Those hospitals’ mean overall profit margin during the first year of the pandemic was 6.7%, which the researchers wrote was stable in light of the preceding four years and across all ownership types, geographic locations and hospital sizes.

The difference-maker, they wrote, was an increase in other nonoperating income as a share of a hospital’s total revenue. While that mean share was 4.4% in 2019, it jumped to 10.3% in 2020 thanks to the government relief funds.

Additionally, certain types of hospitals with traditionally lower overall profit margins saw significant improvements in 2020. These included government hospitals (3.7% to 7.2%), rural hospitals (1.9% to 7.5%) and hospitals with fewer admissions (3.5% to 6.7%).  

“Hospitals that tend to serve socioeconomically disadvantaged patients and more who are uninsured are the most vulnerable to financial losses,” Yang Wang, a doctoral student in the Bloomberg School’s Department of Health Policy and Management and the study’s first author, said in a statement. “But the extra federal funding helped them stay operational.”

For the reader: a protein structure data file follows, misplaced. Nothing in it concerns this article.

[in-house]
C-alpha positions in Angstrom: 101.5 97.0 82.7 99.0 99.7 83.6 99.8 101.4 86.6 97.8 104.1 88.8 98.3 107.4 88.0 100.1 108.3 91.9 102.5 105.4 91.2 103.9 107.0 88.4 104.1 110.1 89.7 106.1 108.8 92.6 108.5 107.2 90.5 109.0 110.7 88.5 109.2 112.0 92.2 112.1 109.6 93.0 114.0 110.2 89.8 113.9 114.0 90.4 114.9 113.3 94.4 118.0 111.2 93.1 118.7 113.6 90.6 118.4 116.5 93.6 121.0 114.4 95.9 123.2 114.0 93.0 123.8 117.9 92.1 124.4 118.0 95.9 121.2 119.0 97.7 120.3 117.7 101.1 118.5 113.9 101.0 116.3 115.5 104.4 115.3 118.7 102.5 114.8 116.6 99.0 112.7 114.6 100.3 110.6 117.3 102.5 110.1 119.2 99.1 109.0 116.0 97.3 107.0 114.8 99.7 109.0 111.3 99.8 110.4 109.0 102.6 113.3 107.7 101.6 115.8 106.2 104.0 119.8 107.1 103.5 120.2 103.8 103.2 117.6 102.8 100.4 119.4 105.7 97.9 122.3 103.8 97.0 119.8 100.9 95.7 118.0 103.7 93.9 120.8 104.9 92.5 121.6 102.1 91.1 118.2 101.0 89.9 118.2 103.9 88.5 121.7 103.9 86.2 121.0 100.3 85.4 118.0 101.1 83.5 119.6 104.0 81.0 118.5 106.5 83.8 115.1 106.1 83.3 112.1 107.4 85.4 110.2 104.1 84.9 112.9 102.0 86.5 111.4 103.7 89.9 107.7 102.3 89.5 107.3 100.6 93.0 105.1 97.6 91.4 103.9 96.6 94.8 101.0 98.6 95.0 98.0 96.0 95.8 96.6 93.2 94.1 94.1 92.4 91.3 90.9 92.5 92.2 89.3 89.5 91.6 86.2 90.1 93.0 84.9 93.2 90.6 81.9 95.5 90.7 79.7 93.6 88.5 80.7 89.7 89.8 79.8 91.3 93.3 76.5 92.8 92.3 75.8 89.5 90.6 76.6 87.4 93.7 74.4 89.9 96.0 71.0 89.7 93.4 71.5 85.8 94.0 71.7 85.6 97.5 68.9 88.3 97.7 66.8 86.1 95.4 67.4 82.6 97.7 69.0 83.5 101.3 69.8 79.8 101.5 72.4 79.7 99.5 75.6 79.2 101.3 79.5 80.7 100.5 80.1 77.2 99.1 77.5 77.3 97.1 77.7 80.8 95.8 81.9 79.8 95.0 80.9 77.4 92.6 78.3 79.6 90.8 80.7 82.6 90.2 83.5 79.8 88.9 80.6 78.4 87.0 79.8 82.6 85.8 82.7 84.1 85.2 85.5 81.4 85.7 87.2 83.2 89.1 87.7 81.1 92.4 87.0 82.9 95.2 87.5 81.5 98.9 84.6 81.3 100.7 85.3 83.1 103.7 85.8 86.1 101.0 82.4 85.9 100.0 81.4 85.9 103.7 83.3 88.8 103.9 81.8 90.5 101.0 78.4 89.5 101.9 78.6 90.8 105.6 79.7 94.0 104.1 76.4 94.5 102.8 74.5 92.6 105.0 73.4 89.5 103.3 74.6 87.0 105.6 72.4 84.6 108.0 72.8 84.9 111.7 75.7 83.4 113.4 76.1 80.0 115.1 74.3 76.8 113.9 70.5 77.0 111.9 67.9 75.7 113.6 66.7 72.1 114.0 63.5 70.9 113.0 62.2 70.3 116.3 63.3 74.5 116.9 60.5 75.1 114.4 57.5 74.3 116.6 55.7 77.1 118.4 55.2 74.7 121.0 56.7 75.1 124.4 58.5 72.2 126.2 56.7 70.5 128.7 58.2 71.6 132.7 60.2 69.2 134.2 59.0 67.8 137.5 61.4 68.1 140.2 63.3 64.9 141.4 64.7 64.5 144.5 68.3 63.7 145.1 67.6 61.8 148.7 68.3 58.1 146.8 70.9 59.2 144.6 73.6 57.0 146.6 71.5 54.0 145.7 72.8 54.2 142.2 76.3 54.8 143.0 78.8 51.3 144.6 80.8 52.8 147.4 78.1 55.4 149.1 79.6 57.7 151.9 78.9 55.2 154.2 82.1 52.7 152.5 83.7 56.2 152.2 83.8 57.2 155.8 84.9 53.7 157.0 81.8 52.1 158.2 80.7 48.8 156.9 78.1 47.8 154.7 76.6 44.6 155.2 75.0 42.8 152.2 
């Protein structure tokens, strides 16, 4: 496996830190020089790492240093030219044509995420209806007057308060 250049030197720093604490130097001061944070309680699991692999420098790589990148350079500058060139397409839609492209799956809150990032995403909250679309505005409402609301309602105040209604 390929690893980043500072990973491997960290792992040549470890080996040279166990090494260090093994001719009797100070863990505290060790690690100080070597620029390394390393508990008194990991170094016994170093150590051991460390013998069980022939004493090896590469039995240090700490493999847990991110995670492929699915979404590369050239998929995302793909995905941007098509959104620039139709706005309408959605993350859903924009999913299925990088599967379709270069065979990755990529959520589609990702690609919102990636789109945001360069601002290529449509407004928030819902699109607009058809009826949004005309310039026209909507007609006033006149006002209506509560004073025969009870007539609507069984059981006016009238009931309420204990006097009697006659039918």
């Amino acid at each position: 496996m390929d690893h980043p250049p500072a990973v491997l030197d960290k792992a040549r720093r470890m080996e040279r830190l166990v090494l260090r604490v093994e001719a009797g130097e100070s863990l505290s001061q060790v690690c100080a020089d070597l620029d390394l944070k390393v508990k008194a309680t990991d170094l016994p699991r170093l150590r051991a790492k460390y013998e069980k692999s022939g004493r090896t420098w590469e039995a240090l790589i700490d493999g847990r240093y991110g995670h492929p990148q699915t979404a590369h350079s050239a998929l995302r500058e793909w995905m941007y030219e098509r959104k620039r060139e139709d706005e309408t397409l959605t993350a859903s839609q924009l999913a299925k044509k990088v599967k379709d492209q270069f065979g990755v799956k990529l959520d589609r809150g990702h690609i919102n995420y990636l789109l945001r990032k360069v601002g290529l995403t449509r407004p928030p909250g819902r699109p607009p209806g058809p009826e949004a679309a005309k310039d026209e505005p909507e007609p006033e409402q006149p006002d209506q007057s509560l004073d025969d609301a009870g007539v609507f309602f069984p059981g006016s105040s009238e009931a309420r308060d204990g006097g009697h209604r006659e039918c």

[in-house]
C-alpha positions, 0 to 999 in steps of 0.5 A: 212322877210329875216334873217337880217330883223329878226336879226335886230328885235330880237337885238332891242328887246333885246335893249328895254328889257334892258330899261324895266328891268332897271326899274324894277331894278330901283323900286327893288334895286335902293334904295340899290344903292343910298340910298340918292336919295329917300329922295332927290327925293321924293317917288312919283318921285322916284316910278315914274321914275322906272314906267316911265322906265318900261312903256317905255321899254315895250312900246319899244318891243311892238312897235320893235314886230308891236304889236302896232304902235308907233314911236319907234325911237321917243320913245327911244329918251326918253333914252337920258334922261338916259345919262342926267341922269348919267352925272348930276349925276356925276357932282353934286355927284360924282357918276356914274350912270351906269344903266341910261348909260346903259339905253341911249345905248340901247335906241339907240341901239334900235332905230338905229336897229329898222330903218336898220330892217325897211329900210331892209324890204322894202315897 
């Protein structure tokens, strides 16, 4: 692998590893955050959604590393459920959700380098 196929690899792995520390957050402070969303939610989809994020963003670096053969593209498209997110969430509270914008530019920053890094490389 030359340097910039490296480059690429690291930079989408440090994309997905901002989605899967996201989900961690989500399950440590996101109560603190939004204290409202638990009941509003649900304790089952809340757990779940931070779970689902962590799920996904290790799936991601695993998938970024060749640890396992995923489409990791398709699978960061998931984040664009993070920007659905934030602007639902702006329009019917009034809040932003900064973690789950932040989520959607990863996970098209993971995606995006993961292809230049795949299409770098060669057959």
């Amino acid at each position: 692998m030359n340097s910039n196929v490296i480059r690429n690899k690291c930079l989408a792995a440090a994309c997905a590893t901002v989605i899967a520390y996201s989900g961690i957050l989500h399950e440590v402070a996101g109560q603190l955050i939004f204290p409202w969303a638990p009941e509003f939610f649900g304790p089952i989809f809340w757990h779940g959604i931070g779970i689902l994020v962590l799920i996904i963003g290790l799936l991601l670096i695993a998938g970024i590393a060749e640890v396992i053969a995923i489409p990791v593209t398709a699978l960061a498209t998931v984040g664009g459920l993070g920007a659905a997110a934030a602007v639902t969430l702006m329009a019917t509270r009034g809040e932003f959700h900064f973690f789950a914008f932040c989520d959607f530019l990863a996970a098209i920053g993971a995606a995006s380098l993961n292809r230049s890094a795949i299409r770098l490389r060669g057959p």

The researchers’ study included hospitals with fiscal years beginning in January whose financial data were compiled and processed as part of RAND Hospital Data, which in turn pulls its data from CMS’ Medicare Cost Reports. The findings persisted among a second sample of 785 hospitals from the database with fiscal years beginning in July.

The government’s distribution of COVID-19 relief funds to providers has faced some critique from healthcare policy researchers, some of whom suggested that the methodology led to funding skewed toward hospitals serving well-insured communities.

Much of the relief set aside for hospitals has since run dry or is on its last legs as of early 2022. With COVID hospitalizations again ticking upward and earlier surges still unaccounted for, industry groups and the Biden administration alike are pushing Congress for more relief support.